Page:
Keywords: Yersinia pestis | Black Death | SIR modeling | Bayesian analysis | Monte Carlo Markov chain
Significance: Plague is infamous as the cause of the Black Death (1347–1353) and later Second Pandemic (14th to 19th centuries CE), when devastating epidemics occurred throughout Europe, the Middle East, and North Africa. Despite the historical significance of the disease, the mechanisms underlying the spread of plague in Europe are poorly understood. While it is commonly assumed that rats and their fleas spread plague during the Second Pandemic, there is little historical and archaeological support for such a claim. Here, we show that human ectoparasites, like body lice and human fleas, might be more likely than rats to have caused the rapidly developing epidemics in pre-Industrial Europe. Such an alternative transmission route explains many of the notable epidemiological differences between historical and modern plague epidemics.
Paul Voosen, Deep Pacific cooled by ‘little ice age’ waters. science 358 (2017), 1515–1516.
Cold waters from centuries ago may still be taking up modern heat.
That means the deep waters of the Pacific, unlike the relatively young Atlantic depths, should reflect surface temperatures from hundreds of years ago. “From 1350 to the present day [those depths are] expected to be cooling,” says Jake Gebbie, a physical oceanographer at the Woods Hole Oceanographic Institution in Massachusetts, who presented the work. “Cooling—despite the fact that the surface is warming.”
If real, this slow drop in deep ocean temperatures is a boon to a warming planet. If the little ice age hadn’t cooled the oceans, they’d likely be absorbing less heat from the atmosphere today, and surface warming would be much worse than it already is. “It’s buying us time,” Rosenthal says. “It’s buying us time.”
Guillermo Algaze, Entropic Cities, The Paradox of Urbanism in Ancient Mesopotamia. Current Anthropology 59 (2018), 23–54.
The growth of cities in antiquity is paradoxical: before modern health and sanitation standards, early urban dwellers suffered high mortality as a result of epidemics and chronic diseases arising, respectively, from propinquity and poor sanitation. At the same time, lower-status individuals within those cities would have endured depressed birth rates because, typically, many toiled in partially or fully dependent occupations not conducive to early marriage or stable families. The interplay between these compounding forces implies that early cities would not have been viable over the long term and could not have grown without a continual flow of immigrants. The early cities of Mesopotamia were no exception. In an earlier publication, I argued that the growth of the first centers that emerged in the alluvial lowlands of the Tigris and Euphrates Rivers during the fourth millennium BC was predicated on migratory inflows that took place, in part, in the context of self-amplifying cycles whereby the replacement of imported commodities with locally made, mass-produced substitutes catalyzed increases in specialization, employment, market size, and trade (Smithian growth). In this article, I expand on these ideas, explore their applicability to later periods of Mesopotamian history, and consider further iterations of substitution-fueled growth cycles in those periods.
Comments by: Geoff Emberling, Marcella Frangipane, Robert C. Hunt, Justin Jennings, Augusta McMahon, Piotr Michalowski, Michael E. Smith & José Lobo and Piotr Steinkeller
Andrew Lawler, Were nomads the world’s first traders? science 358 (2017), 1518–1519.
Researchers spar over whether pastoralists sparked the rise of urban civilization.
If nomads weren’t the long-distance traders of the ancient world, most goods must have moved by other means—and discoveries in the past decade suggest one possibility. Archaeologists have found that cities and towns were far more common in the Bronze Age Middle East than once thought. That would have allowed trade to be sustained through social networks, created by royal marriages and traveling merchants, rather than nomads, Potts says.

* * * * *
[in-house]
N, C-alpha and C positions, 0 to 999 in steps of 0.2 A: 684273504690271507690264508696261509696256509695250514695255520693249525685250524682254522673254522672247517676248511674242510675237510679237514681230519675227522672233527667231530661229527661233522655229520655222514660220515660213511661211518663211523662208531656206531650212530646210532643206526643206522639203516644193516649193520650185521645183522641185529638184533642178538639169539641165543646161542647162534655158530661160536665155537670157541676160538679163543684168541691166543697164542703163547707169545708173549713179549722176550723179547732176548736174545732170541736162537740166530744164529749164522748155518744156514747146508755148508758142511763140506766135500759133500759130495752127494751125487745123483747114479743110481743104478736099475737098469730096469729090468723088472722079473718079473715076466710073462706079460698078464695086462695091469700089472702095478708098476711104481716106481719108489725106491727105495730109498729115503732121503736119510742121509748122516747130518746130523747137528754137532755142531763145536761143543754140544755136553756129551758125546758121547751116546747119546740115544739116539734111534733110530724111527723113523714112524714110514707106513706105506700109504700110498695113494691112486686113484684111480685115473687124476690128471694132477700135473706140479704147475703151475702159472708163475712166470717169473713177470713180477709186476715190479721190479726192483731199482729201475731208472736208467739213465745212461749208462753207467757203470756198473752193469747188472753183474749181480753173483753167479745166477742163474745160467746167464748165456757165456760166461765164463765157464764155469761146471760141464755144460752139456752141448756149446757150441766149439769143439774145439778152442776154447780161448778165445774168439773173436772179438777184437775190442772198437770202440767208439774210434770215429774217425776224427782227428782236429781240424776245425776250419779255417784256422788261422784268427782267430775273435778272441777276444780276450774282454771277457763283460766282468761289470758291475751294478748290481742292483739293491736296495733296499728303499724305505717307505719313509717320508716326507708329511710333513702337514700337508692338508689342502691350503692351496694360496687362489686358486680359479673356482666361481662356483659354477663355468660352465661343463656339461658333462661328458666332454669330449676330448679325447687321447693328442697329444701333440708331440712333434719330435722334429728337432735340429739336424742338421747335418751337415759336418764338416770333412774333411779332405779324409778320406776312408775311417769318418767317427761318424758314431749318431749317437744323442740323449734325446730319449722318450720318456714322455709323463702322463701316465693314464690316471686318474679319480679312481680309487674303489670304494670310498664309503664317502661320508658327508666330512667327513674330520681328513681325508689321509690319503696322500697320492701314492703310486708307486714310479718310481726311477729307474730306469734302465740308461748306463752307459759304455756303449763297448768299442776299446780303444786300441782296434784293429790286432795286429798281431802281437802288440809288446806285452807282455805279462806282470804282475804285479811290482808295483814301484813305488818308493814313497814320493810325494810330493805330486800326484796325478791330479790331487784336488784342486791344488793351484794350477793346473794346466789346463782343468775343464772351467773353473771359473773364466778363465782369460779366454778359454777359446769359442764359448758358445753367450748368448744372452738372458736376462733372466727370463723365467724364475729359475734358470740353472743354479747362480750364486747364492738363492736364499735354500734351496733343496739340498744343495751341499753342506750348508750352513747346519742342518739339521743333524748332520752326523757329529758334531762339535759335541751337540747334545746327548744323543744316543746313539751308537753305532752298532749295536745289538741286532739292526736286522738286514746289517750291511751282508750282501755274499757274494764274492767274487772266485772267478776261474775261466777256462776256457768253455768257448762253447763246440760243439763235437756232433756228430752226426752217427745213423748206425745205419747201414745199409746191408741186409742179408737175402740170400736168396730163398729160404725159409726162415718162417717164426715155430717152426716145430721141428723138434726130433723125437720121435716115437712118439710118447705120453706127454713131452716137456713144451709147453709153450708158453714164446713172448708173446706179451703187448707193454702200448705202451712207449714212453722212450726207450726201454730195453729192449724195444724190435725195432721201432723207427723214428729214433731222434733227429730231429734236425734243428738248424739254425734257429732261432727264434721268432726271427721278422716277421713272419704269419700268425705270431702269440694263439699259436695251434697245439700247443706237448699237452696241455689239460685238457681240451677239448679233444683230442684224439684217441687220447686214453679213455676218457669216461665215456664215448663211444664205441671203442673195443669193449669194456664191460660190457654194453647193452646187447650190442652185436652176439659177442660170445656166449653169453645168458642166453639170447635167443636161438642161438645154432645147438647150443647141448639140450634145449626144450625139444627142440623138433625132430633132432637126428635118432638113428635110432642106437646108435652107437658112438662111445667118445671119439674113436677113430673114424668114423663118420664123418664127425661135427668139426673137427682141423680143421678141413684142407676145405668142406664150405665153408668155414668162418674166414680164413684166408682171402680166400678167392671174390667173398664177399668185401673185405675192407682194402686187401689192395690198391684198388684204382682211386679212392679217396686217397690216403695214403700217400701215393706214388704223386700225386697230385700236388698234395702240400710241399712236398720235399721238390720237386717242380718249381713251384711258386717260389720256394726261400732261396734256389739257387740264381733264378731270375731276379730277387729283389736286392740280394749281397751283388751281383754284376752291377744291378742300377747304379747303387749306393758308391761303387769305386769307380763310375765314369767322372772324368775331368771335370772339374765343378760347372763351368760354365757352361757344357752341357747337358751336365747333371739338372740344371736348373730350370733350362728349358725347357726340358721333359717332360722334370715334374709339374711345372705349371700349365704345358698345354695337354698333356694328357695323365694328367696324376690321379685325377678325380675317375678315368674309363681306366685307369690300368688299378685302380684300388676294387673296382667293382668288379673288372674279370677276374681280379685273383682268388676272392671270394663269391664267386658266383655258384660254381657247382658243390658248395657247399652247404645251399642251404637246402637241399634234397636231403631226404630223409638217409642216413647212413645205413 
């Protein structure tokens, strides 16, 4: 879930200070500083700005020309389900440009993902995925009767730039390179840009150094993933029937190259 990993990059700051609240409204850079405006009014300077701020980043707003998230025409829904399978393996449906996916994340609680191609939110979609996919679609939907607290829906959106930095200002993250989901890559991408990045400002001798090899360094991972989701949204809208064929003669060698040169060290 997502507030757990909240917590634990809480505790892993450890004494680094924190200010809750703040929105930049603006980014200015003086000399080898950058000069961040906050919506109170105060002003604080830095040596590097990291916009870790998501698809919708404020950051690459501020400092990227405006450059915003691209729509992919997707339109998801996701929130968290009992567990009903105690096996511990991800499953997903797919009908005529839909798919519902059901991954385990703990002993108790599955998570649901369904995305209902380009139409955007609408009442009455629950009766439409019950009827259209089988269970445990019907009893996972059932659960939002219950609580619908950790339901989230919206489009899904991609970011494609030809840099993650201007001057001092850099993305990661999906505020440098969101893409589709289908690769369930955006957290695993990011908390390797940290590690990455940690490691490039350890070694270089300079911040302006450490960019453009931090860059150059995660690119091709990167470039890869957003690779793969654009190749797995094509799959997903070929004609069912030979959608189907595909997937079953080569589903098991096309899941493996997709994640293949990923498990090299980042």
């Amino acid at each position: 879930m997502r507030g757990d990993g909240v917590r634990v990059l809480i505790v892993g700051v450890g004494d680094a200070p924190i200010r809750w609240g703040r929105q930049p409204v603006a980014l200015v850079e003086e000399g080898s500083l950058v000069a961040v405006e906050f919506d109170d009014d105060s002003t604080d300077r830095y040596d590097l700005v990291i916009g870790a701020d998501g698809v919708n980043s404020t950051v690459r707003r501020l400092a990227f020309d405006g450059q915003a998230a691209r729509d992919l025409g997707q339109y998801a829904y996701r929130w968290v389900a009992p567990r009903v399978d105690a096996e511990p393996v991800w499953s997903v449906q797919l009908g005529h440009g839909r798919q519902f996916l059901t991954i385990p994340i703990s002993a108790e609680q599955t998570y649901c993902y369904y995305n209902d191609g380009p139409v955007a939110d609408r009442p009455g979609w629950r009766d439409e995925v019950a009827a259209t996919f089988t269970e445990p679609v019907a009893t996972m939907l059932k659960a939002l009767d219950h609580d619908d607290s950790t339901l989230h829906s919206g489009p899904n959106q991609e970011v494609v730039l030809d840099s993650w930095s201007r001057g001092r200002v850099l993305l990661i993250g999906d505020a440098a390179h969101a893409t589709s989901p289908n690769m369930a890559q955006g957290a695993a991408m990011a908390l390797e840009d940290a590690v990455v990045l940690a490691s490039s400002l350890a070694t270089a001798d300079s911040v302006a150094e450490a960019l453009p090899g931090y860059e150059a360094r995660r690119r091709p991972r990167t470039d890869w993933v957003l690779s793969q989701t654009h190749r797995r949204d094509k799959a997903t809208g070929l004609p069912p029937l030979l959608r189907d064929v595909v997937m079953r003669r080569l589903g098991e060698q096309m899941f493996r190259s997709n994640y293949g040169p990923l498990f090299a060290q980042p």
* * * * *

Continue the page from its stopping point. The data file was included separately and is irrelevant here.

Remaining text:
Nima Nezafati, Ernst Pernicka & Morteza Momenzadeh, Ancient tin, Old question and a new answer. Antiquity 80 (2006), nezafati\_et\_al. <http://antiquity.ac.uk/projgall/nezafati%20et%20al/>.
We investigated the newly discovered ancient copper-tin mine at Deh Hosein. The ancient mine at Deh Hosein (Figure 2) is located c. 45 km southwest of Arak city in the eastern part of the central Zagros Mountains which form the north-eastern border of Luristan.
Thus we have found several indications that Deh Hosein may have been a major supplier of tin for ancient civilisations of Iran and Mesopotamia and perhaps even further west beginning in the third millennium BCE: In summary:
i) The lead isotope compatibility of ores from Deh Hosein with many bronze artefacts from Bronze and Iron Age sites distributed from the southern Persian Gulf to the Aegean is good.
ii) This is combined with a good match for trace element patterns of ores and artefacts.
iii) Copper and tin occur within one mineralisation.
iv) Ancient textual references mention tin and bronze supply from regions east of Mesopotamia.
v) The dating of surface finds of pottery and charcoal finally supports our findings. At present Deh Hosein is the only tin occurrence close to Luristan and Mesopotamia. However, it is possible that further ancient tin mines may be discovered in the northern part of the Sanandaj-Sirjan zone, located in a similar geological environment.
Elizabeth Arnold, Haskel Greenfield, Gideon Hartman, Tina Greenfield, Itzhaq Shai, Parryss Carter-McGee & Aren Maeir, Provisioning the Early Bronze Age City of Tell es-Safi/Gath, Israel, Isotopic Analyses of Domestic Livestock Management Patterns. Open Quaternary 4 (2018), i, 1–12. <DOI:10.5334/oq.35>.
It is often assumed that domestic animals in early urban Near Eastern centres either are a reflection of the local pastoral economy, or were raised at a distance by pastoral specialists. In this paper, we test these assumptions through detailed isotopic analyses (carbon, oxygen and strontium) of caprines (sheep and goat) from Tell es-Safi/Gath, an Early Bronze Age urban centre in central Israel. The isotopic analyses demonstrate that the bulk of the caprines were raised within the general vicinity of the site, suggesting that the majority of food resources were largely produced at the local level, within the territory of the city-state, and not at a distance by specialised pastoralists. It is the rare specimen that comes from a great distance and would have entered the local system through long distance trade networks.
Keywords: tooth enamel carbonate | 87Sr/86Sr | d18O | d13C | archaeology | Levant | Early Bronze Age | zooarchaeology | pastoralism | herd management